THE LAST edition of the MacBook Pro was impressive enough, but its new reincarnation, the 15-inch MacBook Pro has managed to ramp that perfection up a scale with a faster processor, larger memory and better security features.
The new model I got to test, which is not yet available in Thailand, has been configured with 6-core 8th generation Intel Core i9 2.9 GHz processor, 32 GB 2,400 MHz DDR4 working memory or RAM and a very fast 2 terabytes of SSD (Solid State Drive) storage.
It was also the first computer with Core i9 that I had ever tried and the super fast CPU, large memory and fast and large storage resulted in much faster performance.
With two additional processor cores, the new 15-inch MacBook Pro can get through workloads even faster because most pro software is designed to scale well with cores. The underlying code of most pro software is written in multiple threads that can be processed in parallel. So, with more cores to do the processing work, multi-thread workloads can reduce computing times a lot.
The new 15-inch MacBook Pro is the first Mac notebook computer to use Core i9, which features Intel’s Thermal Velocity Boost capability enabling the processor to opportunistically turbo up to 4.8 GHz when workloads and system thermals allow.
And with 32 GB DDR4 memory, you will experience better performance when using multiple pro apps simultaneously. Memory-intensive tasks will see a boost in performance. For example, when you apply effects to large projects in Adobe Photoshop, the task will be done up to 2.8 times faster quicker than with 16GB memory.
The new MacBook Pro has super-fast SSD storage with sequential read speeds of up to 3.2GB per second. And 2TB is a lot of memory for storing graphic works.
Video conversion and photo editing were completed fast during the test and the business applications were the fastest I had ever experience.
Measured with Wolffram Mathematica: CPU Benchmark, the new 15-inch MacBook with 6-core processor is 55 per cent faster than 15-inch MacBook Pro with quad-core CPU.
The new MacBook Pro features the custom Apple T2 chip that first debuted in the iMacPro. That chip brings security features like secure booth and encrypted storage, consolidates the system management controller, and audio and SSD controllers, manages the Touch ID, Touch Bar, the camera image signal and the ambient light sensor and also enables Siri personal assistant to receive voice commands.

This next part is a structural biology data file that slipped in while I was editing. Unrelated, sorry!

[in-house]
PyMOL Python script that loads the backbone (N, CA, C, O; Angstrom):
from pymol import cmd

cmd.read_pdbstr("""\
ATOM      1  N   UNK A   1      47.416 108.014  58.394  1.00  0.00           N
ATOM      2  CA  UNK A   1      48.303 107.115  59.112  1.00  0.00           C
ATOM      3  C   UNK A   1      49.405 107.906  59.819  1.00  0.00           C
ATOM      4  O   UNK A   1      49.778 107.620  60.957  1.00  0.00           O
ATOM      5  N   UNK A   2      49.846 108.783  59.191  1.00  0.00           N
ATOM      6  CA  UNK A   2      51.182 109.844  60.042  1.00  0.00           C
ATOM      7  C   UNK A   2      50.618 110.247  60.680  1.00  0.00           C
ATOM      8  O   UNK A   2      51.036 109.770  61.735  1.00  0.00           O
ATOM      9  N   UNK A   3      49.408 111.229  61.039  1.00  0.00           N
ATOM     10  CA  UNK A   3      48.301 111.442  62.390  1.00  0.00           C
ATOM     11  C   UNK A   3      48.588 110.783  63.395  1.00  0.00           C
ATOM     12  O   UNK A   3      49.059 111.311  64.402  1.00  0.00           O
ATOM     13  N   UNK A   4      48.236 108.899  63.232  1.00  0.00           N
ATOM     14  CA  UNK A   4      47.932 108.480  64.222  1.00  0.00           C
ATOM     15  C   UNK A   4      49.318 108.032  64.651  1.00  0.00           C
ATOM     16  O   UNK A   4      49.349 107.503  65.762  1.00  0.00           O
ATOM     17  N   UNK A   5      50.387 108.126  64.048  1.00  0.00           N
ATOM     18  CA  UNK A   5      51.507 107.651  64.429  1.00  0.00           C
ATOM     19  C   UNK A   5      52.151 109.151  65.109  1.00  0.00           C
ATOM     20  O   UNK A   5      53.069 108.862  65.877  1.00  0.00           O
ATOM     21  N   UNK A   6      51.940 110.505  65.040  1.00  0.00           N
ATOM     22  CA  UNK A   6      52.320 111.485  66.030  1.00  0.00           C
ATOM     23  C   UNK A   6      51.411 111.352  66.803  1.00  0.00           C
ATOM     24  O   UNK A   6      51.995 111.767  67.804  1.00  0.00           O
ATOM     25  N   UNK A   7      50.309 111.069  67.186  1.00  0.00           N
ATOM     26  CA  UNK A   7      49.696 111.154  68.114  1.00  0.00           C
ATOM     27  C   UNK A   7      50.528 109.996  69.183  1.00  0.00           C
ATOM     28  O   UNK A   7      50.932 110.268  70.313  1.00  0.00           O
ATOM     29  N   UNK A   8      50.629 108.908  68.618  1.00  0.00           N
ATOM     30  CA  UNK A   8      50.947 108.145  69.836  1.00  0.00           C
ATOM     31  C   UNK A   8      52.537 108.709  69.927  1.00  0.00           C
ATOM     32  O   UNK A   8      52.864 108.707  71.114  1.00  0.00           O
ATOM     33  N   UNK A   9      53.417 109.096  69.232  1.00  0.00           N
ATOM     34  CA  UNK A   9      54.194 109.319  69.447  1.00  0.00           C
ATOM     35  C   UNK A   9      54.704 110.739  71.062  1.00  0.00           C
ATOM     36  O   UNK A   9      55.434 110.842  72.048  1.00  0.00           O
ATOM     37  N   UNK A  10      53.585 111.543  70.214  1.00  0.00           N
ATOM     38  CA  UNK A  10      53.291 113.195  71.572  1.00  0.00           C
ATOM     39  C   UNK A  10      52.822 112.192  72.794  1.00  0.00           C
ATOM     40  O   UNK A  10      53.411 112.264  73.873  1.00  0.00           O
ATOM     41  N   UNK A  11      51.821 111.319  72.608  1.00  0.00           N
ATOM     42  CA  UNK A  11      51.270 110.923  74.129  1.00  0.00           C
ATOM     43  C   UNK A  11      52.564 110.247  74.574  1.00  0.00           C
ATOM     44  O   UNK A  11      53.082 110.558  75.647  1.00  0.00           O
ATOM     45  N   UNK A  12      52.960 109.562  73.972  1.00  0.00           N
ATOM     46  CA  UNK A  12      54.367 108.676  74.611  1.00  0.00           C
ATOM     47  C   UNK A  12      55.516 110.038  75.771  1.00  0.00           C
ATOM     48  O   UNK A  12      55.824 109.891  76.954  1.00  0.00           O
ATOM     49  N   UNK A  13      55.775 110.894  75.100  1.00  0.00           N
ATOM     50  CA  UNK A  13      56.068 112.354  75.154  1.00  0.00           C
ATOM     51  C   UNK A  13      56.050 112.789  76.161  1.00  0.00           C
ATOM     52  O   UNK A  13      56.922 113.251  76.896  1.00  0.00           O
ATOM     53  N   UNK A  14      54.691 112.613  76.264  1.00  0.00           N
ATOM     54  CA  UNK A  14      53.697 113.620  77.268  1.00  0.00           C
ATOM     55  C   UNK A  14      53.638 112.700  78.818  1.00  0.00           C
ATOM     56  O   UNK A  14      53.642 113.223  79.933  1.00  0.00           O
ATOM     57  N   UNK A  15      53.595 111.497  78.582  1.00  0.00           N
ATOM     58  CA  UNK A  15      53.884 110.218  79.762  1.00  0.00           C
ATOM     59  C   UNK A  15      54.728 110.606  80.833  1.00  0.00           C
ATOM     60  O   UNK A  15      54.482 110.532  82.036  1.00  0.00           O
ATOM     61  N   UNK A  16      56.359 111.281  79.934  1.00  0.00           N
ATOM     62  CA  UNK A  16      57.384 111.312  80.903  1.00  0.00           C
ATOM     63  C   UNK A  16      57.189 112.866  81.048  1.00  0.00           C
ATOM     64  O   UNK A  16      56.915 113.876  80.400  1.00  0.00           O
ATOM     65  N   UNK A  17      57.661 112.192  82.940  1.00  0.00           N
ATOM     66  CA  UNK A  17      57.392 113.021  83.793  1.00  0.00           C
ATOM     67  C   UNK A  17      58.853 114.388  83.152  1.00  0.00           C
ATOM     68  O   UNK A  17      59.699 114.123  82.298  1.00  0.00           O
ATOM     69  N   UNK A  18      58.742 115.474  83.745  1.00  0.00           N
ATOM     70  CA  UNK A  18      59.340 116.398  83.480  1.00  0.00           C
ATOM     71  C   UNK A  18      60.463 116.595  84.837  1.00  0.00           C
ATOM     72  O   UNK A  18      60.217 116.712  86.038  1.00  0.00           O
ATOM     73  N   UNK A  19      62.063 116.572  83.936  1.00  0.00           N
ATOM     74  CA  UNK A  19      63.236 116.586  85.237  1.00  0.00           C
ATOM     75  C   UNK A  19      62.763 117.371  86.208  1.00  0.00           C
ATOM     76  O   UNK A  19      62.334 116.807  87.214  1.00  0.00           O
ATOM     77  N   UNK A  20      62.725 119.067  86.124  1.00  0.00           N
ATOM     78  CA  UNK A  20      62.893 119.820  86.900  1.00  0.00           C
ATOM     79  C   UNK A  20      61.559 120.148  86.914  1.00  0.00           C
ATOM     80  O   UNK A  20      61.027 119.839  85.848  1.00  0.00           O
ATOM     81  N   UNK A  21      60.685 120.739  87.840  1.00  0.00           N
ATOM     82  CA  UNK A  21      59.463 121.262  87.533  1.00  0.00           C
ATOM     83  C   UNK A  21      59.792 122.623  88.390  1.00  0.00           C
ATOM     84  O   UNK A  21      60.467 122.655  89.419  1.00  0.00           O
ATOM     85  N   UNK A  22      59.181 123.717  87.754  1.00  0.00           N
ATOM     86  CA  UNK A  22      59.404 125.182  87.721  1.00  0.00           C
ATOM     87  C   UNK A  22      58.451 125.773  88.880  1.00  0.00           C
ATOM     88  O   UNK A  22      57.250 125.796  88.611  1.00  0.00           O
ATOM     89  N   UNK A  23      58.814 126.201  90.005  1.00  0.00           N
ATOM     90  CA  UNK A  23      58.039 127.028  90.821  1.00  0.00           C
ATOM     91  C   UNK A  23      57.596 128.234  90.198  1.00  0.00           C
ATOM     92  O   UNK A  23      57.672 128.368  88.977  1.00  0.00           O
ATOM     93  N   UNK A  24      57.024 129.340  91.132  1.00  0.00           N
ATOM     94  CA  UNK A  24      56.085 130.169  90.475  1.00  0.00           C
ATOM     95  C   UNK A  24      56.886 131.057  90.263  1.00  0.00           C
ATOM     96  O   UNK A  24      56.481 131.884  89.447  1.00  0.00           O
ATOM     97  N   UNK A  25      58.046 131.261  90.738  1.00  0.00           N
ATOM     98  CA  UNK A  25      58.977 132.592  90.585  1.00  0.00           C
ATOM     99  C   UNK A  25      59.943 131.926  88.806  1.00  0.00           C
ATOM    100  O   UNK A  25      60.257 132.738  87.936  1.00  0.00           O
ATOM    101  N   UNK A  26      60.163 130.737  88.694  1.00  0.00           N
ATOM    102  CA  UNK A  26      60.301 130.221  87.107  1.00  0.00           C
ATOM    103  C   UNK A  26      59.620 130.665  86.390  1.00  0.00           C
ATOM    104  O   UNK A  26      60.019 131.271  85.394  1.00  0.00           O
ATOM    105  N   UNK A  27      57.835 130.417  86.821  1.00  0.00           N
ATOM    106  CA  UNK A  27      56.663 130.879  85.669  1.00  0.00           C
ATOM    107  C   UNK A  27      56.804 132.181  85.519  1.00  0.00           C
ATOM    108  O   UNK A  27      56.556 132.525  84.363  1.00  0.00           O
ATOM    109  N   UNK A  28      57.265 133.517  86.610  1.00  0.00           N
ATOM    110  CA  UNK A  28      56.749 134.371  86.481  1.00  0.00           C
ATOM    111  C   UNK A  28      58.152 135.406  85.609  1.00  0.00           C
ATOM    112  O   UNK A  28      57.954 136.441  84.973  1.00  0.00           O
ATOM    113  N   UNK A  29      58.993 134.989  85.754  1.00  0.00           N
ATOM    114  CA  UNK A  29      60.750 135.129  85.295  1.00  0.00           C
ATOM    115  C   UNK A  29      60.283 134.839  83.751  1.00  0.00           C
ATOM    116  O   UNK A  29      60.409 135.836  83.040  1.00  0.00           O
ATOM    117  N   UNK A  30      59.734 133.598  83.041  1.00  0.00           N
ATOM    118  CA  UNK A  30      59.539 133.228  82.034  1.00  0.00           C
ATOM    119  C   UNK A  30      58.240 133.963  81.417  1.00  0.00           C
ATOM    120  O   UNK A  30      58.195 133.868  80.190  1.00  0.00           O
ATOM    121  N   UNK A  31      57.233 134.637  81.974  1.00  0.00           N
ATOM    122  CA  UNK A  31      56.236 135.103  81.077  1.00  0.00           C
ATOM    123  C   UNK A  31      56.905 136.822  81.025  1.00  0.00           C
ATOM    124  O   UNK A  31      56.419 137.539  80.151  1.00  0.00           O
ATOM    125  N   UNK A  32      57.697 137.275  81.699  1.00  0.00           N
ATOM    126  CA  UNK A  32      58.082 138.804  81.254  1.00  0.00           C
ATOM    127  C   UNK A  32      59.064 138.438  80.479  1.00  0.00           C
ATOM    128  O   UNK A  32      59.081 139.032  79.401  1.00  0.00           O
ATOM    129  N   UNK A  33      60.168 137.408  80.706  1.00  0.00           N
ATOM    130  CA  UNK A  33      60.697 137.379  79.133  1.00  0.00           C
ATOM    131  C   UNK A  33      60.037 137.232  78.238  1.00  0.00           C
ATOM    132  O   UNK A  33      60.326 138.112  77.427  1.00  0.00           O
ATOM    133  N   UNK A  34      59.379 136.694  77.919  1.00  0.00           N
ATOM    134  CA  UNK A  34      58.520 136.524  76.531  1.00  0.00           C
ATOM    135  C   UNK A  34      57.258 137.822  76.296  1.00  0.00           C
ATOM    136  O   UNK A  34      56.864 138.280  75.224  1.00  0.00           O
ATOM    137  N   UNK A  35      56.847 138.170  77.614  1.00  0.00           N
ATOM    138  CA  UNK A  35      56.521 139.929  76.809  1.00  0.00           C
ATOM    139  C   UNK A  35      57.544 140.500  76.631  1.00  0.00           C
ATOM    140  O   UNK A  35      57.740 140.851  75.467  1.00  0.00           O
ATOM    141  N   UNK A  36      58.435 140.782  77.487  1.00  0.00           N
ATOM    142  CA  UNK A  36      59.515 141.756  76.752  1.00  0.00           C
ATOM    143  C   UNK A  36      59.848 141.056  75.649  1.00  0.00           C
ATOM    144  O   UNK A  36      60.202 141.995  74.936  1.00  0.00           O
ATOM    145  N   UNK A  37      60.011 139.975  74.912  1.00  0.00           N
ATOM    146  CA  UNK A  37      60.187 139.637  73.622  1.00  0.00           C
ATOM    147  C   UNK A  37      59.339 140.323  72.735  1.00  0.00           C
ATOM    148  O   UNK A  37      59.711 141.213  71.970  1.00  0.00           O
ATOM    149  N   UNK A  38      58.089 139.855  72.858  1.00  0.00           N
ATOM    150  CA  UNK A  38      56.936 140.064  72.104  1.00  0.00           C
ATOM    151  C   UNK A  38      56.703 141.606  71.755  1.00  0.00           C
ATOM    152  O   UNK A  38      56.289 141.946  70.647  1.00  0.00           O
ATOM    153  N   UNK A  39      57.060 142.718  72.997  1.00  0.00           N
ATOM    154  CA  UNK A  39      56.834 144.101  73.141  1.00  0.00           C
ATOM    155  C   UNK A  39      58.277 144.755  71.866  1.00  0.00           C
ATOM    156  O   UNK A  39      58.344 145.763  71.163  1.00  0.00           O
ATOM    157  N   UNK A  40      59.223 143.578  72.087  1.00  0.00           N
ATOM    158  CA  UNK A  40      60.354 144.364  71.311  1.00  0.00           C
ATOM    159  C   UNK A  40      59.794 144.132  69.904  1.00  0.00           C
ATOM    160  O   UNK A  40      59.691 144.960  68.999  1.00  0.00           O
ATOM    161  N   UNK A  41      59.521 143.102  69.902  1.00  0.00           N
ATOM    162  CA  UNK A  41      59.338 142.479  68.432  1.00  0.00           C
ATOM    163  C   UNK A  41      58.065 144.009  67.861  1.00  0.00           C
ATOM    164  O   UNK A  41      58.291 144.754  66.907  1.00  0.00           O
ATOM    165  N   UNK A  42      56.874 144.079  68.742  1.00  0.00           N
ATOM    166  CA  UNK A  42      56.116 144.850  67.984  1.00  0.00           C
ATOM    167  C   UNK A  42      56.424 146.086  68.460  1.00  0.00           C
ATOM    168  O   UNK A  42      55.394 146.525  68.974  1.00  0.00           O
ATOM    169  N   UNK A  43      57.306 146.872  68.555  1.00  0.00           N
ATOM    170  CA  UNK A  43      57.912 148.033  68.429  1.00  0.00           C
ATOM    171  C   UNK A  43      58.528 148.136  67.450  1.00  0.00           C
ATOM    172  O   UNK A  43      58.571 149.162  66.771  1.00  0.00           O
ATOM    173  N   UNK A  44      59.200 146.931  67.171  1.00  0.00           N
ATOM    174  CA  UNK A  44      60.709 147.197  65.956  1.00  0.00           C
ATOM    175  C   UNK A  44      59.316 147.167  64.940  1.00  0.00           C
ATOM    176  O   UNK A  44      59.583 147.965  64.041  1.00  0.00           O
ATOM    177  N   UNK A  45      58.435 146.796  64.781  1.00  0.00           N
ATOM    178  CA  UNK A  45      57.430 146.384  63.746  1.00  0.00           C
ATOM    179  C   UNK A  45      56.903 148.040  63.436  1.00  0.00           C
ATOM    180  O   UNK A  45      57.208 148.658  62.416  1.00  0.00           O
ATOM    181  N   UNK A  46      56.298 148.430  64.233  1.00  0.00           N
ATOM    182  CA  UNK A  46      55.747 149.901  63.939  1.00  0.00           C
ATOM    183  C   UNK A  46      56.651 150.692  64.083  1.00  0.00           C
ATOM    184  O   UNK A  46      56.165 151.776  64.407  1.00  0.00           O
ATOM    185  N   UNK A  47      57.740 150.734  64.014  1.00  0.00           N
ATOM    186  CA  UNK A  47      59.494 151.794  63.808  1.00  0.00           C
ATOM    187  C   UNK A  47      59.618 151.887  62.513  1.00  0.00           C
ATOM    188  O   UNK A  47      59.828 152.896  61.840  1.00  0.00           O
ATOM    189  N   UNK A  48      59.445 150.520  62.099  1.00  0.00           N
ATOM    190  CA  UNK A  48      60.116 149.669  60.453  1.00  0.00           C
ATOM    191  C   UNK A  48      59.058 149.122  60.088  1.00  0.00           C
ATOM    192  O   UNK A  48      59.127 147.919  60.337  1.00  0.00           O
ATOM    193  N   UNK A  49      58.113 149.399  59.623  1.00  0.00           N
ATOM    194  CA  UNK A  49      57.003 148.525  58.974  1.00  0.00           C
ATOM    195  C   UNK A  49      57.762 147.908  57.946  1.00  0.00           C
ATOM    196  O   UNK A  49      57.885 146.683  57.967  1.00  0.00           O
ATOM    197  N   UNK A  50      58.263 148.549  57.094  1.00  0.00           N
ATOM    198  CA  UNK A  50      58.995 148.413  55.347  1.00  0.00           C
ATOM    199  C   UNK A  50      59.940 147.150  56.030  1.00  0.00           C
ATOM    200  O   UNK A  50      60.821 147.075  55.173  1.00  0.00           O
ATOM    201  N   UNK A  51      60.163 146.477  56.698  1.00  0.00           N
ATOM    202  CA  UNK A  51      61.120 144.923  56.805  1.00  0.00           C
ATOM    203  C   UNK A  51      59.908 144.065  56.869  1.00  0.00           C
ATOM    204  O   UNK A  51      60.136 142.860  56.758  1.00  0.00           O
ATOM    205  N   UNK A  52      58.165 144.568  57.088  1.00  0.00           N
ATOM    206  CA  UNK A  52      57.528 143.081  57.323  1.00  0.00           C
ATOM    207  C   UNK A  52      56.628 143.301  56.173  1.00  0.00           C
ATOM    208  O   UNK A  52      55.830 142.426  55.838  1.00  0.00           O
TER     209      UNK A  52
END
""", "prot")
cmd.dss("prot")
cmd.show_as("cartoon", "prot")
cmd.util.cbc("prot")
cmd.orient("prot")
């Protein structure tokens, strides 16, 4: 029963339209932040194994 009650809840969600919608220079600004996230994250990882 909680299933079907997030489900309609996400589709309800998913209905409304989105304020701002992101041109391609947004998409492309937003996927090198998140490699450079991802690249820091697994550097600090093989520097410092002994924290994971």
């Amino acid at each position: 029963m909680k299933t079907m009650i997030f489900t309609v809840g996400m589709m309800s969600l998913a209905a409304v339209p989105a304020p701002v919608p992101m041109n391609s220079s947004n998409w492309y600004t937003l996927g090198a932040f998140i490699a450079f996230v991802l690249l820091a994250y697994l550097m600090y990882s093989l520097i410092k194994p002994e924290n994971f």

The Apple T2 chip has a dedicated hardware encryption engine built into it for encrypting the data on the SSD so only your MacBook can read it. FileVault on MacBook Pro also extends this encryption to add your personal user key to ensure only your credentials can unlock your data.
And the new MacBook Pro now supports a secure boot process to ensure that only operating system software trusted by Apple loads at start up.
The T2 chip allows you to give voice commands to Hey Siri. For example, you can say “Hey Siri, activate the screen saver” as you walk away from your desk. Or you can say “Hey Siri, play some jazz”.
Like the previous MacBook Pro, the new 15-inch MacBook Pro also provides the security and convenience of Touch ID on the keyboard. The Touch ID, which is a fingerprint reader, is integrated with the power button at the end of the Touch Bar. The surface is a laser-cut sapphire crystal surrounded by a black, stainless steel border. Integrated with the button is a capacitive single-touch sensor.
The Touch ID uses sophisticated algorithms to recognise your fingerprint, thanks to a dedicated processor called the Secure Enclave, which is located on the T2 chip.
You can enrol your fingerprint when you’re setting your Mac or you can add your fingerprint later, then use your fingerprint to unlock it instead of typing user password.
Best of all, you can also quickly and securely authorise Apple Pay purchases on the web in Safari with Touch ID.
The new MacBook Pro retains the Touch Bar, which was introduced in the previous MacBook Pro to provide a dimension of interactivity to the keyboard in lieu of conventional function keys.
The Touch Bar is actually a Retina-resolution strip of glass with Multi-Touch capabilities. It has 2170×60-pixels resolution that can display millions of colours. It is located at the top of the keyboard where the function row used to be.
The Touch Bar can still display function keys but it has a lot of more uses because it is designed to dynamically adapt to the application you are using by providing app controls when and where you need them.
For example, the Touch Bar can provide formatting shortcuts, easy access to emojis, iTunes playing control and volume controls.
I loved this concept of a Touch Bar because it helped me discover useful functionality within the apps I use frequently to speed up common tasks.